How Working in a Sawmill Prepped me for Business & Life Better than University: Part 1/3

My first full time job was at a sawmill in my small hometown. The goal was to work there and save money to go to business school. Little did I know the mill would teach me just as much about business and life as school would.


Starting out at most mills you’re given the shit jobs no one wants, typically graveyard clean-up. In my case, while its -35 degrees Celsius. Shovel this mountain of frozen saw dust, clean out that sludge, crawl into this 4 x 3 tunnel on your hands and knees and chip away at frozen mud. But there is something zen-like about spending 8 hours by yourself every night. Plenty of time to think and experiment. This is where I learned to appreciate systems.

Don’t Go Where You’ve Already Been

I’m a “path of least resistance” type of person. I think efficiency. If you can do something fast and easy, why do it slow and hard? I was given a section that consisted of various jobs and took 8 hours to finish. I spent the first week working my shift in different orders, using different tactics. I finished my 5th shift in 6 hours instead of 8 and on my 11th shift I finished in 3 hours. When I told my supervisor he came to inspect, assuming I cut corners, instead he was shocked to find my area was cleaner than it had ever been. “How?” he asked, if you do it in this order I said, there’s no redundancy or doubling back. My “discovery” led to a new worker being let go, who’s area I then cleaned after mine. Because of a system, I cleaned what was suppose to take 16 hours in only 6 and I was saving the mill $5,000/month. After this, I was coincidentally put in a section that struggled to keep up with operations.

Bag em’ Dano

The section that struggled was the final step. Where the lumber was stacked, bound, bagged, and tagged. The stacking and binding was done by a machine, which then rolled the stack out where a worker bagged it and put on a label to identify the lumber. Simple right? It was, but everyone made it so damn hard.

I’ll set it up for you. Every stack could be a different grade, width, length, and quality. The label was printed by the machine operator as the lumber was coming through, the bags were stacked on a massive wall behind you, there was a different bag for every size, quality, and width. We used high powered air staplers and pull tabs to staple the bags and tags on. One tag on the front right, one tag on the back left, pull tabs stapled on the bottom skirt of the bag.

Few baggers could keep up with the binding, and before I went there they had 3 guys in 2 days shoot staples through their fingers trying to keep up. I was partnered up with one guy who was suppose to train me, but after 25 minutes of watching him run around like a headless chicken and fall behind I stepped in and said “I have a suggestion.” He looked at me like I insulted his mom or something and told me to keep watching. When the coffee bell rang everyone left for 15 minutes but I stayed behind. I moved the stapler, cleaned off the work bench, lined up the pull tabs, set out extra staples to reload with, and started to study the bag wall.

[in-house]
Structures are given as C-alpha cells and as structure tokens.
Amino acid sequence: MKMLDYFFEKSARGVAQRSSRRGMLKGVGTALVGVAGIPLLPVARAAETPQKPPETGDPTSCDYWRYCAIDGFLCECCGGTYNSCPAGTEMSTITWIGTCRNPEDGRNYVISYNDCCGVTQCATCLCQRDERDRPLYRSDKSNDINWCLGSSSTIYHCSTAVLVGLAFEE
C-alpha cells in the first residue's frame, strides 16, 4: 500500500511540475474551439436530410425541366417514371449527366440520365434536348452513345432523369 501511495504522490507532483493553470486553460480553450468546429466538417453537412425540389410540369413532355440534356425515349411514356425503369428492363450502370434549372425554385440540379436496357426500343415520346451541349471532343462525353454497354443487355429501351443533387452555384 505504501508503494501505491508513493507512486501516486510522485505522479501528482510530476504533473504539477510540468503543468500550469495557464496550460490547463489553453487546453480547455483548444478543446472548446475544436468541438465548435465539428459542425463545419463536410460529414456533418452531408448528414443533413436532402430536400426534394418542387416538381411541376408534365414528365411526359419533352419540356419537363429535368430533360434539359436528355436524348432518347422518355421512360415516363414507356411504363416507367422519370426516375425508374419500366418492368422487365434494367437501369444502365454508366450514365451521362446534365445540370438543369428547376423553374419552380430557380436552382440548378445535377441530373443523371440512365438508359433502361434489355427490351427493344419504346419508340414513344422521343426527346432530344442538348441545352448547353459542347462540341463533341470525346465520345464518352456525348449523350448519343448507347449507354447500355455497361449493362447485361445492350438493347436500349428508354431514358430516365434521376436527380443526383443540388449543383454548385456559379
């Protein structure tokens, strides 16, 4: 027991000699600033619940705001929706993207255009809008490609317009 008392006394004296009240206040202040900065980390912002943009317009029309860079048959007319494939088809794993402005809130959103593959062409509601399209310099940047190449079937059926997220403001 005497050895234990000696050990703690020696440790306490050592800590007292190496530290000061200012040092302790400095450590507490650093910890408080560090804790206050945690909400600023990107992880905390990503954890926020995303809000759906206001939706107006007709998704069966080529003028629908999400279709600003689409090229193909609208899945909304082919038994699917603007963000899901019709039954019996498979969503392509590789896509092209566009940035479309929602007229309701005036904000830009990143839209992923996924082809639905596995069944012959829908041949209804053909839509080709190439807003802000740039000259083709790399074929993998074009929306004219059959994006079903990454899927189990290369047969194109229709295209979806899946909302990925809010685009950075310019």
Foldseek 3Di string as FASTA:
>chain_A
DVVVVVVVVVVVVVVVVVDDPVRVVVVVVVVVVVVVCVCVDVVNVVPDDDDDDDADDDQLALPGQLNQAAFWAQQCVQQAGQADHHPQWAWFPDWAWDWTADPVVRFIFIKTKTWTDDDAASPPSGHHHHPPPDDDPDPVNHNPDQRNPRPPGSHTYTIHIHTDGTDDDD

When they came back I said I was gonna give it a shot. I grabbed the tags out of the printer as the stack rolled out, read them, then held onto them with my teeth. Went to the bag wall, grabbed the bag, unfolded the front on the stack and let the rest unfold itself as the stacked finished rolling through. With my now 2 free hands I grabbed my stapler and the pull tabs, pulled the bag tight, stapled the front, the front tag, down the side and back, the back tag, up the other side and finished off the front. The guys looked at me like I just discovered fire. After a week there I was faster than the binding machine. I told the supervisor “instead of everyone reacting to each new stack and rushing to finish it, then making mistakes or hurting themselves, set up one system they follow.” Train them do the exact same thing in the exact same order for every single stack that comes through. Its faster, safer, and soon it becomes a reflex. They don’t even need to think about it.

Systems All Day er’ Day

I had used systems all my life, but the mill was my “ah ha” moment when I realized its power. Now everything is a system. My morning routine is a system, my workout is a system, my drive to work is a system, my investment templates are systems, my office is set up like a system. So I was a little disappointed when I got to Uni and they started teaching us the basics of systems. I had one prof who took systems to a whole new level…that was worth while. But to begin with I thought “what the hell, I was getting paid to learn this and now I’m paying to learn it again.”

We learn valuable life lessons everyday, we just need to step back and recognize them.